Family-building

A Dad by Any Other Name

Our Own LabelsThere’s a dilemma that pretty much faces every parent who transitions after children come into their lives.

What does my kid call me?

There is usually a post about this on the more popular trans parenting facebook communities every couple of months. I find them super interesting from a sociological sort of perspective, because there’s almost no consensus.

Jetpack, for example, calls my partner and me by our first names. I began transition while he was very small, and it ended up being a complex but smooth process. At first he called us Mom and Dad, and then we began referring to each other as “Daddy T” and “Daddy J.” (J was the first initial of my old name.) That was clunky, but it worked! It got more complicated when I changed my name, and when everyone in our lives started calling me Levi. Eventually we started dropping the “Daddy,” and Jetpack has called me Levi ever since.

Other families do it differently, though! Some parents choose to continue to be Dad or Mom even after that gendered terminology no longer fits with their physical appearance. Some parents choose words that are similar to Mom or Dad, but different. (Da instead of Dad, for example.) This seems to be an excellent set-up for families with a cisgendered parent who isn’t always comfortable with being one of two moms or two dads.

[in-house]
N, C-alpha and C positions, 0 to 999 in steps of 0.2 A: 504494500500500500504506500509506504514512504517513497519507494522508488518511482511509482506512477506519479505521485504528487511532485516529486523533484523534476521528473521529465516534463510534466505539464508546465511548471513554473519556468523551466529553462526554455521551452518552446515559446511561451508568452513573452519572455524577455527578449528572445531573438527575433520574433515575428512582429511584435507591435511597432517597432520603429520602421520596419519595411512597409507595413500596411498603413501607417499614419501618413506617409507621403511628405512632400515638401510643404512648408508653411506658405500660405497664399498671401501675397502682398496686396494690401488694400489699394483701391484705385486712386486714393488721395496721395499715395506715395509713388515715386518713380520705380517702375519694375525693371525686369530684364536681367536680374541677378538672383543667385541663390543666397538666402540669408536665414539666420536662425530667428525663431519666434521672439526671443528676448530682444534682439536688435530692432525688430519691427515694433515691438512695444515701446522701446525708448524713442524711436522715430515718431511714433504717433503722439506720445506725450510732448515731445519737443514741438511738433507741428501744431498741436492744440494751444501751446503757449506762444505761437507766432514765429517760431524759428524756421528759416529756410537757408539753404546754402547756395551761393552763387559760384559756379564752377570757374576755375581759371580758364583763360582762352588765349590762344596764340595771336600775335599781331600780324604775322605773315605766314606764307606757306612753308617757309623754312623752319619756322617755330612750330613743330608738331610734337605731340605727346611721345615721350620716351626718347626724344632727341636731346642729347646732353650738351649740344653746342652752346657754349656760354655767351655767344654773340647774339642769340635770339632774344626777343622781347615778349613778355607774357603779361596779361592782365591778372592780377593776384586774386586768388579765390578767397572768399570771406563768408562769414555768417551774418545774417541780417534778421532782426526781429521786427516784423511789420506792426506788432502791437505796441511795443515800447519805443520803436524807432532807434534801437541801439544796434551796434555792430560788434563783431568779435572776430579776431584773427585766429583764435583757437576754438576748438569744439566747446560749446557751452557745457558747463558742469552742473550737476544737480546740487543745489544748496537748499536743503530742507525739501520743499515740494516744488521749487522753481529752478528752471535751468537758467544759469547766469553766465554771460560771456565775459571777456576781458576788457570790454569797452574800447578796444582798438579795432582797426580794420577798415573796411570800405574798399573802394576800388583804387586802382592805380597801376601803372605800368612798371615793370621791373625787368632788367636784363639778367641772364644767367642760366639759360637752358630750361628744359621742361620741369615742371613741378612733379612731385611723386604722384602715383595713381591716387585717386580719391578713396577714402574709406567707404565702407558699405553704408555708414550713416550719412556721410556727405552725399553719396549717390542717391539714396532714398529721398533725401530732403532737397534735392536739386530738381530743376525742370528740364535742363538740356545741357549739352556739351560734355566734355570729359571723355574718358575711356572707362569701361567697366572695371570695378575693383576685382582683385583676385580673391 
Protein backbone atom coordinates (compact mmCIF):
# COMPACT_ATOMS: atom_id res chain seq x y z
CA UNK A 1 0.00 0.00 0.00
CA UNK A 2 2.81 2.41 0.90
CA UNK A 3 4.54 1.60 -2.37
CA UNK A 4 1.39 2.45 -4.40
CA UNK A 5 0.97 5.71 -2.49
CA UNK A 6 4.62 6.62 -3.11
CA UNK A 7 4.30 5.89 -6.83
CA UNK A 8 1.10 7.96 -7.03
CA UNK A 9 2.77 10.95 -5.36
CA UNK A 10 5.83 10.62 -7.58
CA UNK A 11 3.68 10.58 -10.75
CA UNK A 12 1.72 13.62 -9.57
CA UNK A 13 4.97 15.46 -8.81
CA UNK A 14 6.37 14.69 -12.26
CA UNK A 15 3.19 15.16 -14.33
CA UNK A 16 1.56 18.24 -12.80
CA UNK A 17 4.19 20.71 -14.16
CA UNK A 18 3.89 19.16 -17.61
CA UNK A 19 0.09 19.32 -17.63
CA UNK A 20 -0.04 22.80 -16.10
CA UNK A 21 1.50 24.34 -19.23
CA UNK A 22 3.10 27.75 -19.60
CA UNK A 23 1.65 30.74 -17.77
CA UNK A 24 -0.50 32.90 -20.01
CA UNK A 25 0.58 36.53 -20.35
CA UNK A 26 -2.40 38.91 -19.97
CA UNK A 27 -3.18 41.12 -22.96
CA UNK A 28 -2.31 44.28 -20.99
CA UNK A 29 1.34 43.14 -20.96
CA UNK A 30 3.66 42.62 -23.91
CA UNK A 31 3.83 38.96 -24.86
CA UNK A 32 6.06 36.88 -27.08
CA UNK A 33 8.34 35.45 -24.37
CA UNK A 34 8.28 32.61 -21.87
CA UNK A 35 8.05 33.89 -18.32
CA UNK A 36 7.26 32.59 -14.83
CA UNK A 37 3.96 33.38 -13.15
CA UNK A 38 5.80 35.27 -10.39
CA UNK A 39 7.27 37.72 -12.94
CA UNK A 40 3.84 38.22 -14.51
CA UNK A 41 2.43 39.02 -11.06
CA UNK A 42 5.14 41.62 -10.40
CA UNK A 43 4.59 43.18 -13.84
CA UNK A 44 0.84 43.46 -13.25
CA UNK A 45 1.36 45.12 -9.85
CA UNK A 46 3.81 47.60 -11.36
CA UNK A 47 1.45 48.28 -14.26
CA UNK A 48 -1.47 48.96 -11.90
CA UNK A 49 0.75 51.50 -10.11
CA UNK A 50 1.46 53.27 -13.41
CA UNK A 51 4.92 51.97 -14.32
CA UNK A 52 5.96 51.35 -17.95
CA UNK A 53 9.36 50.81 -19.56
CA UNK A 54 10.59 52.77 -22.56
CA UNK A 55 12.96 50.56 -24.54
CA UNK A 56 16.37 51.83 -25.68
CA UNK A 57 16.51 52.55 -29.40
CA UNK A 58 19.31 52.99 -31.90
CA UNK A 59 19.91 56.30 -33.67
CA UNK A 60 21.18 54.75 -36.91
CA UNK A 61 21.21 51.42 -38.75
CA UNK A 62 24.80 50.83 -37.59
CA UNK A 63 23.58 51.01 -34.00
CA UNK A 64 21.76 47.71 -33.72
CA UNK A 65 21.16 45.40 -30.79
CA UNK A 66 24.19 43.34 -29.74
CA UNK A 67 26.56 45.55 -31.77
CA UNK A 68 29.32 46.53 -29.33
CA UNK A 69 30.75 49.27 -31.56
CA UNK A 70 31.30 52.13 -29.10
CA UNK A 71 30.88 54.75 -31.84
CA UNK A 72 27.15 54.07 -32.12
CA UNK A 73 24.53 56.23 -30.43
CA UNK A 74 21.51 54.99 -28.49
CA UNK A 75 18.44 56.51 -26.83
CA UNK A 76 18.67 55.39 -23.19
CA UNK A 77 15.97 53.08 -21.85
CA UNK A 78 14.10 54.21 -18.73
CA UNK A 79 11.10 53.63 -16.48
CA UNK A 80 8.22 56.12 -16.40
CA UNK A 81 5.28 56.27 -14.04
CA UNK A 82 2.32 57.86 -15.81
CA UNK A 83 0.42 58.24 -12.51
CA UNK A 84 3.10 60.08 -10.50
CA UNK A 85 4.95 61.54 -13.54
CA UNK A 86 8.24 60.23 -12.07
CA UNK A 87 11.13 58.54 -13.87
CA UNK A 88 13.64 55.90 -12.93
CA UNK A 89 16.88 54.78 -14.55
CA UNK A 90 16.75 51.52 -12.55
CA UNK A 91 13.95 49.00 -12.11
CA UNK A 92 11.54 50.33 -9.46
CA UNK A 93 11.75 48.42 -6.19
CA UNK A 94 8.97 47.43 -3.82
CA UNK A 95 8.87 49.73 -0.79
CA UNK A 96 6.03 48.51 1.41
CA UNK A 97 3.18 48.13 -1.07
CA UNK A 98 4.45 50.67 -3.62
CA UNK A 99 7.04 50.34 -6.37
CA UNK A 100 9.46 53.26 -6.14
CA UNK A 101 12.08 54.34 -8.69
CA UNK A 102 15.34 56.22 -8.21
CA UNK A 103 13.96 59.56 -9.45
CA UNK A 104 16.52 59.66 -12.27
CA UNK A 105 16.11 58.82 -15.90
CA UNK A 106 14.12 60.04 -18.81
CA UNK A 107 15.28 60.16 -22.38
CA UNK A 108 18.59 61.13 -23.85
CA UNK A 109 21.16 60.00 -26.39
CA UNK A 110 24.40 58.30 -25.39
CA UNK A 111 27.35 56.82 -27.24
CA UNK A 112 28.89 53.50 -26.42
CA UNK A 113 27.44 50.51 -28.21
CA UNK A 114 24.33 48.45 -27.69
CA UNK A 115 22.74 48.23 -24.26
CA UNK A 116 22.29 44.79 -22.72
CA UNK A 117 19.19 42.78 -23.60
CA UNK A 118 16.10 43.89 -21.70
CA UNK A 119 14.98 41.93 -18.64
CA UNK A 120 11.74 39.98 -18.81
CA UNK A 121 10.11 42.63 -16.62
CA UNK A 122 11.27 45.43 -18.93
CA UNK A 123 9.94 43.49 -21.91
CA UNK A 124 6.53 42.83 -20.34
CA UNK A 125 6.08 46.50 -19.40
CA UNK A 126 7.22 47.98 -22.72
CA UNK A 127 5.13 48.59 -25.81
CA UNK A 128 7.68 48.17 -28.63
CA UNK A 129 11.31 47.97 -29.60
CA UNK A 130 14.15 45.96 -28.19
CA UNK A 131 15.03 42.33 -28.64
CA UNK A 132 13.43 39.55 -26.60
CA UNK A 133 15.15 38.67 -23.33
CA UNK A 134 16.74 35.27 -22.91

Plenty of families choose more gender-neutral parenting terms, too. There’s actually a fantastic list here. And how cute is the term Zaza?

Obviously these questions are not trans/genderqueer exclusive—cis gendered queer familes have been struggling with what-to-be-called for a long time. But when gender identity is so strongly tied in to our family titles, and when we as trans and genderqueer individuals are struggling to be correctly identified, seen, and heard in a widely transphobic society, the fight to be called Mom, Dad, or something else has a whole new dimension.

To queer families with non-cis members, you’re not alone! Other families are tackling these questions. It can be so easy for some and so difficult for others. As complicated as it may be, it will be okay! Good luck with your journey!

To queer (and not queer!) families who ARE cis, remember that this is a difficult process! Please don’t look at someone weirdly or correct a kid for using terminology that you don’t understand. Go with what the kid is comfortable with, and if you have questions, ask in a way that does not draw attention.

Queer families are fantastic. I love that we get to make this stuff up as we go along because we have to think about our personal identities as well as who we are in our own families, resulting in some pretty passionate and fascinating parents, as far as I can tell.

4 Comments

  1. Zaza is SO CUTE! I wonder how mini-zaza will feel when they are a teenager. 🙂

    As a Mima, I loved this post.

    • ah yay, teenagers. although teens don’t really talk to us lowly parents, they just sort of grunt and wave right?

      also possibly they’ll have an at-home name and a public name. Jetpack often calls me “my dad” or “my dads” at school, though he never calls us that at home.

      Mima! adorable 🙂

  2. Always good to think about these things. Thanks Levi!

  3. Deborah Goldstein says:

    “To queer (and not queer!) families who ARE cis, remember that this is a difficult process! Please don’t look at someone weirdly or correct a kid for using terminology that you don’t understand.”

    Great advice. Sharing!

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